TeamBlackHat has publicly released a leaked official Gingerbread (Android 2.3.3) software update build for the Motorola DROID 2. To install the update, you must have the DROID 2 Bootstrapper by Koush. Instructions and download links below:
Installing Firmware 1. Download this file from the TBH app or download below 2. Use Bootstrap to get your phone into recovery. 3. Create a backup (This is not compatible with new firmware) 4. Install the Firmware using recovery
1. select install zip from sdcard 2. choose zip from sdcard 3. navigate to teamblackhat folder 4. select the file you downloaded 5.
TeamBlackHat has publicly released a leaked official Gingerbread (Android 2.3.3) software update build for the Motorola DROID X. To install the update, you must have the DROID X Bootstrapper by Koush. Instructions and download links below:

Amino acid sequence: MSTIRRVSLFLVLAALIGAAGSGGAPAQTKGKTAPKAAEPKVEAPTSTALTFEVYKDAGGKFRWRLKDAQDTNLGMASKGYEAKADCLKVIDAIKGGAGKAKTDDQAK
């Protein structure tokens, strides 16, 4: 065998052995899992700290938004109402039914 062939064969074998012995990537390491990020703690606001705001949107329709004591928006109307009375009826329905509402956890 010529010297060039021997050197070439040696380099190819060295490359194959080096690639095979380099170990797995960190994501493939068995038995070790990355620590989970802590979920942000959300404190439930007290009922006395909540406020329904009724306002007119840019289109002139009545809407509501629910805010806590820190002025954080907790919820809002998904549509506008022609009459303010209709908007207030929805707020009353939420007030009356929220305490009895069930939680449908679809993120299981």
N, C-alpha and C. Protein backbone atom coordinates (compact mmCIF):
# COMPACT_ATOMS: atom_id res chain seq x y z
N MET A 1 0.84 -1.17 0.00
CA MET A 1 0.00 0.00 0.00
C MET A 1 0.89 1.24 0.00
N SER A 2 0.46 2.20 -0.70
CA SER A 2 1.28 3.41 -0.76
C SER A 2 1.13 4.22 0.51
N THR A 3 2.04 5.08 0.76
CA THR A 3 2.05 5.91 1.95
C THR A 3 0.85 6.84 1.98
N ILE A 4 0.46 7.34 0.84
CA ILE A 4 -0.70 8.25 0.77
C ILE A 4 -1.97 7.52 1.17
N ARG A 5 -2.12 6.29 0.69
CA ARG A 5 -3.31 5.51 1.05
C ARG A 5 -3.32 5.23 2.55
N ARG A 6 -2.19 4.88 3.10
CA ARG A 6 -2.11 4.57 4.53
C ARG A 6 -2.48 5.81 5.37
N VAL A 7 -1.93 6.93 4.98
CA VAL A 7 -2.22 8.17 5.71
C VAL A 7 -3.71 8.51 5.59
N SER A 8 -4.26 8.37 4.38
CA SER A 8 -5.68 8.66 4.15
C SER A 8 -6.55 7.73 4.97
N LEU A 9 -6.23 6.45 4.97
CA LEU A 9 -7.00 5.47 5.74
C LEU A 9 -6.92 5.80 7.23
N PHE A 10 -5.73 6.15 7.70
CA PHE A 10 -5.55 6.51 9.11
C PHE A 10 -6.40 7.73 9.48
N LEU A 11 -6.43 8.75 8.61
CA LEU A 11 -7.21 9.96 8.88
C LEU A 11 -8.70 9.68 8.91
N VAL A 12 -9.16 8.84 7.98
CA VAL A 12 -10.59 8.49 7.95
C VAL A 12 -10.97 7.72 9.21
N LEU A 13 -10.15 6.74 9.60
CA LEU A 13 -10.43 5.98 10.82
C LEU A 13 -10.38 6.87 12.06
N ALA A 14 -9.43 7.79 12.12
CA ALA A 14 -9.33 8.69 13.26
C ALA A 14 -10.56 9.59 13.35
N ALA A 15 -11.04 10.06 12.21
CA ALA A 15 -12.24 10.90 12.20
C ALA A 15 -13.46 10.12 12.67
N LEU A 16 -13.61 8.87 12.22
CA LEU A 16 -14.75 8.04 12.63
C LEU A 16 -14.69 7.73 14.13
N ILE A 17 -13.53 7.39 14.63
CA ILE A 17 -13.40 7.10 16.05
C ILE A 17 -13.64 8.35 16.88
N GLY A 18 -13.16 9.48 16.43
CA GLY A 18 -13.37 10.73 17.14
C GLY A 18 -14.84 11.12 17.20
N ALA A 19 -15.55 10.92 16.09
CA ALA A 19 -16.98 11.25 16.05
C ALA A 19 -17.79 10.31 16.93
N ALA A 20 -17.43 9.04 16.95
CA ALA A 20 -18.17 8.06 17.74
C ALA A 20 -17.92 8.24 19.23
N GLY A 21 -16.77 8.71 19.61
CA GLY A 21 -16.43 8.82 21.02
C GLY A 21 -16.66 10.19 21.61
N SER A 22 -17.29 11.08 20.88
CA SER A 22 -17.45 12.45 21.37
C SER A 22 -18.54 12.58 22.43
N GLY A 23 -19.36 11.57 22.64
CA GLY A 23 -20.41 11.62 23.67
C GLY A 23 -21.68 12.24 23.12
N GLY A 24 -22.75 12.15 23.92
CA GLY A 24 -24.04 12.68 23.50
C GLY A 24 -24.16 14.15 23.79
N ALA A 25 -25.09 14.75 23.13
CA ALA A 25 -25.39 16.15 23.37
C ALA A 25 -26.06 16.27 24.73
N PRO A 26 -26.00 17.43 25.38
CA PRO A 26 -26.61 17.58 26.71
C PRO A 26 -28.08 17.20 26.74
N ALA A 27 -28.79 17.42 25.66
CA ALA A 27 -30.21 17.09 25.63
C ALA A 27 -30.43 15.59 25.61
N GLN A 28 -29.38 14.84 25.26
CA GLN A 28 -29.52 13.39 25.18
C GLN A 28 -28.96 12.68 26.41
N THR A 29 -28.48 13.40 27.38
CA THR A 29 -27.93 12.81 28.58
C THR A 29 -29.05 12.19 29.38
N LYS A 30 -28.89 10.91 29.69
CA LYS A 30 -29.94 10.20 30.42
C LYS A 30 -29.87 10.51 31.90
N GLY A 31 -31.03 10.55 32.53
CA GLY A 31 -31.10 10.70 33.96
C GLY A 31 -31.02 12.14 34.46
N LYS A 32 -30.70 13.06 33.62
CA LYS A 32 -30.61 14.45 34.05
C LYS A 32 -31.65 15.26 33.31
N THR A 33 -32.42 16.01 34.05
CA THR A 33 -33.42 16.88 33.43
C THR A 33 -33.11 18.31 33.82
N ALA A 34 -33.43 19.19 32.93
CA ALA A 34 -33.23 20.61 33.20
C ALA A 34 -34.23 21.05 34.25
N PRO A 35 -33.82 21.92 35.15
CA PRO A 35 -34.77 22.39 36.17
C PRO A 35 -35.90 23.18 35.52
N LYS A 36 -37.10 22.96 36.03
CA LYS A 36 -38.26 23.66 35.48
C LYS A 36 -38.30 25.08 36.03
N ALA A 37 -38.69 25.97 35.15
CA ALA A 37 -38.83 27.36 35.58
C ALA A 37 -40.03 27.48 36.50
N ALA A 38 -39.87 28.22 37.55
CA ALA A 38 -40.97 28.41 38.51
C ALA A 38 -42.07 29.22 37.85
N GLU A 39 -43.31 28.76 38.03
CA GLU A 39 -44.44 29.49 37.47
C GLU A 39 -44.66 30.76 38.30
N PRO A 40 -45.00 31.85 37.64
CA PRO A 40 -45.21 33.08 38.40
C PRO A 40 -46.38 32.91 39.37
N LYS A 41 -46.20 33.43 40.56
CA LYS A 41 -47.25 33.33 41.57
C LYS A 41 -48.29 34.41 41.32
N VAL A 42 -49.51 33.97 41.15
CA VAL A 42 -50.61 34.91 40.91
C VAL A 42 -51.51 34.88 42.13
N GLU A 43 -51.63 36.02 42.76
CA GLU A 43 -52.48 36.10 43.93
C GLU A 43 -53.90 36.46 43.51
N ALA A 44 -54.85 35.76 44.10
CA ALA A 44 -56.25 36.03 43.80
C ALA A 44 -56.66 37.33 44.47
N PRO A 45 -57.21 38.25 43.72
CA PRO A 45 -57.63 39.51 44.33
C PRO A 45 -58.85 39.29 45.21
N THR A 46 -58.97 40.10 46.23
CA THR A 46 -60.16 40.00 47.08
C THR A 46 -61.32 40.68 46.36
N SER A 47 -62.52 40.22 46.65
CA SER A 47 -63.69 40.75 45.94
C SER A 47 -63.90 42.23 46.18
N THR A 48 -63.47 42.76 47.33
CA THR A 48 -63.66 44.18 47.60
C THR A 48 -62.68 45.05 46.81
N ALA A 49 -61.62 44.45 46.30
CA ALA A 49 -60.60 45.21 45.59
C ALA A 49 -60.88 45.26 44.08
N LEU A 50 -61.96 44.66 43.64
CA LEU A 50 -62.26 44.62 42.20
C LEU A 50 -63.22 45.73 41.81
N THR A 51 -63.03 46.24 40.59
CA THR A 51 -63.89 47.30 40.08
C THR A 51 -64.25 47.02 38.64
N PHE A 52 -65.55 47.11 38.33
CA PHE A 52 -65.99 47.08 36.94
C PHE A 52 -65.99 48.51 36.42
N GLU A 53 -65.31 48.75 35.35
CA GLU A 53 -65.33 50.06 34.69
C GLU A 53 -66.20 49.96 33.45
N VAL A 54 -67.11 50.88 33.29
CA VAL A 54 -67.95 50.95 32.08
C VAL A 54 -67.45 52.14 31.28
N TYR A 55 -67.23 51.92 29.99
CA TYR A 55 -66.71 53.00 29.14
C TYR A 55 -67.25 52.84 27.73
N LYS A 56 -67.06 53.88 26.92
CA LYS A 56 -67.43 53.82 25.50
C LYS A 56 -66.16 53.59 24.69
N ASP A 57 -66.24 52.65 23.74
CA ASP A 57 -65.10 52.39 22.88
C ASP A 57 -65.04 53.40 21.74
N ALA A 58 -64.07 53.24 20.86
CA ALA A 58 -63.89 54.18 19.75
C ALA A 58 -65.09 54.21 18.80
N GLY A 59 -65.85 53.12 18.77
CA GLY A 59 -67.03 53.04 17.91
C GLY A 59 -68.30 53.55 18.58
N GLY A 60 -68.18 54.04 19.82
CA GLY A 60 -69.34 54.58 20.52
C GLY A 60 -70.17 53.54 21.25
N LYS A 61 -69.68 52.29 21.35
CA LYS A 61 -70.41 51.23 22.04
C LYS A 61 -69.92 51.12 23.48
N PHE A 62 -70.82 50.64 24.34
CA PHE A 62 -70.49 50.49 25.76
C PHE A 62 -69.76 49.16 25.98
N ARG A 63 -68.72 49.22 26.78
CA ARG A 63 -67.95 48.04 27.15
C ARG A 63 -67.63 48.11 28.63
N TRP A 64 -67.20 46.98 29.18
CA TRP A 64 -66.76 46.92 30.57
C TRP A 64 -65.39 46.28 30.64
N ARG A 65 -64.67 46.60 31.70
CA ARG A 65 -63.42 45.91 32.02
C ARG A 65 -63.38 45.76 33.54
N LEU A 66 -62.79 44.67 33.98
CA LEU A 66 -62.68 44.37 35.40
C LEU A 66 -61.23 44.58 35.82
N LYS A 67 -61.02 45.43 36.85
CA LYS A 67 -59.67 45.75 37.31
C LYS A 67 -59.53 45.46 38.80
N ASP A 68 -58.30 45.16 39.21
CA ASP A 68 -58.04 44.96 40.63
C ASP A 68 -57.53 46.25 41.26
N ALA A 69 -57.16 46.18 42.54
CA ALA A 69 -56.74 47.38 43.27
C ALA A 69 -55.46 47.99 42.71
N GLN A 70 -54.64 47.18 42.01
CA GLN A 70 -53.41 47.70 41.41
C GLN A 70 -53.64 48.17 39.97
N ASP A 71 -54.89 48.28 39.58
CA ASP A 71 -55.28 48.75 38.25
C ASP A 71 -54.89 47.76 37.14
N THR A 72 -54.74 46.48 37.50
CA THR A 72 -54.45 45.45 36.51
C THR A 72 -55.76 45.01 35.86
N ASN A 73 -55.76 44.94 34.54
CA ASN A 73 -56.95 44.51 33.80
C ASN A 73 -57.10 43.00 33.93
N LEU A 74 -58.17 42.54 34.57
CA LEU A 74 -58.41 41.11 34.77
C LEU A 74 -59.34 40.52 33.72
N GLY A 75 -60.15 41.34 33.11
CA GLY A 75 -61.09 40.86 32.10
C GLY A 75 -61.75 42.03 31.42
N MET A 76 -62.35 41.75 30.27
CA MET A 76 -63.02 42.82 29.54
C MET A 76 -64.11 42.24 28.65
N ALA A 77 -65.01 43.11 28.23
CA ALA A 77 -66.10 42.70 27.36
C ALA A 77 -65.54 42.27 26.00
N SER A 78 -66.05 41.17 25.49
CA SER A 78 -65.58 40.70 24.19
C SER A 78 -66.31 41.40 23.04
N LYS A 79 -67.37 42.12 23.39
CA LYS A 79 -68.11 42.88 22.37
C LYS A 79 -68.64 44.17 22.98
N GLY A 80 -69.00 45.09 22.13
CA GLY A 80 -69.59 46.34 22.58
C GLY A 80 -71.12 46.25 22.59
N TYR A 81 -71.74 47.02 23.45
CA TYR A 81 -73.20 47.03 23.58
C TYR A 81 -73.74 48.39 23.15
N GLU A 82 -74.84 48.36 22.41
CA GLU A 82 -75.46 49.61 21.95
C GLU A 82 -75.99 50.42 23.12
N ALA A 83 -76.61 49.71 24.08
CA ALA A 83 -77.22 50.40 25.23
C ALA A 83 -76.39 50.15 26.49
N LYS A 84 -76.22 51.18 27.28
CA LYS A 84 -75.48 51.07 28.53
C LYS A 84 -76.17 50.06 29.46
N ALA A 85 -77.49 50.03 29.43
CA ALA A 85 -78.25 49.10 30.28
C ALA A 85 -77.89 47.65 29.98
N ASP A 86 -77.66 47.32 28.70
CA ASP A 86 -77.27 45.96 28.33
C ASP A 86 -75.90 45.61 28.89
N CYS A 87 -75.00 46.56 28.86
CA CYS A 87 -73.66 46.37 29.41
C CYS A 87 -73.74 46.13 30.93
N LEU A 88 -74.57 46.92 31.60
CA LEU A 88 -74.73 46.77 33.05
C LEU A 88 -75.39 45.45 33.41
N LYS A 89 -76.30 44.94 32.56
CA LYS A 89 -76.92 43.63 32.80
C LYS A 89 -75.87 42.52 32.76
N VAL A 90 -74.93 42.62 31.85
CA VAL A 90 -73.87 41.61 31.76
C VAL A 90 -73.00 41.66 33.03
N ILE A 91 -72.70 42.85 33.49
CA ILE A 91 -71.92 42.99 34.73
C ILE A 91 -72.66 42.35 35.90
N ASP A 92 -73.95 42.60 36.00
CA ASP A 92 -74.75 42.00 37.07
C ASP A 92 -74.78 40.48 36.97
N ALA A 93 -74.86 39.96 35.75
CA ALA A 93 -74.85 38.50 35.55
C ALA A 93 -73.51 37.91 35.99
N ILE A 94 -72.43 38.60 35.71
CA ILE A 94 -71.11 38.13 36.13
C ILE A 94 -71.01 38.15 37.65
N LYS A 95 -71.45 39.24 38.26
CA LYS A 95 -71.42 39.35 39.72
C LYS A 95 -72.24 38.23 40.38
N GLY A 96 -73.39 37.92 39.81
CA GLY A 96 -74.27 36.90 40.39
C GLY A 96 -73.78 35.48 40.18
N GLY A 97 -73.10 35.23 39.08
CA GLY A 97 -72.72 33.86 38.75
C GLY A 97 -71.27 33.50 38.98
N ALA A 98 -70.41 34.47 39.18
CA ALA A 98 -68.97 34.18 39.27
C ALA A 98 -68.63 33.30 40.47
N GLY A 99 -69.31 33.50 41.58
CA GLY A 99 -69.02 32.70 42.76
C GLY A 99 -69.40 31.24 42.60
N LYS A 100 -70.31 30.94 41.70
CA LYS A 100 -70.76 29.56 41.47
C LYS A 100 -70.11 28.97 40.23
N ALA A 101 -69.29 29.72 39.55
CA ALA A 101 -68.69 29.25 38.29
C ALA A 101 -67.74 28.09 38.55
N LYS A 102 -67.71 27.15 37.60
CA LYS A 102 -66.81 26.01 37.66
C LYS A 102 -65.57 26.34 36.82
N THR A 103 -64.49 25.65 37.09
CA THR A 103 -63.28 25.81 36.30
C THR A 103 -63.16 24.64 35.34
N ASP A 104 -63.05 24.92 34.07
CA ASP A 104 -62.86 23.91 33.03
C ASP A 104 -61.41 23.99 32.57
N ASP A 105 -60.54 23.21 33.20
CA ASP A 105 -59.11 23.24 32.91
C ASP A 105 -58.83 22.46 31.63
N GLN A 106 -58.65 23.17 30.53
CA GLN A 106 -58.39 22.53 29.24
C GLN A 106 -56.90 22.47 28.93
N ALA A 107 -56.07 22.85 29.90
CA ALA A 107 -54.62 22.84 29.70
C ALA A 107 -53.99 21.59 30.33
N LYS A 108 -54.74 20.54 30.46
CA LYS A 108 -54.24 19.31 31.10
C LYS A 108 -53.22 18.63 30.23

Installing Firmware 1. Download this file from the TBH app or one of the mirrors below 2. Use Bootstrap to get your phone into recovery. 3. Create a backup (This is not compatible with new firmware) 4. Install the Firmware using recovery
1. select install zip from sdcard 2. choose zip from sdcard 3. navigate to teamblackhat folder 4. select the file you downloaded
In typically blisteringly-quick fashion, the hackers at XDA have managed to root a Wi-Fi XOOM in no time at all - good news, considering that the root method for the regular XOOM was bricking the Wi-Fi models. It's worth noting that unlocking the XOOM's bootloader (which is required for root) wipes the device.
The current method does require some ADB commands, but certainly nothing tricky. Still, for those who are hesitant, it's likely that an automated method won't be far behind. The instructions, as posted by Xaositek:
This is it guys... HUGE props to MADindustries and modplan!
Download the Motorola WiFi Xoom Root Zip file and unzip it.
One of the ways Android protects application users from unwanted activities is by requiring every app to declare a set of permissions and allowing users to view those permissions during the installation phase. Don't like what an app can do? Just don't install it.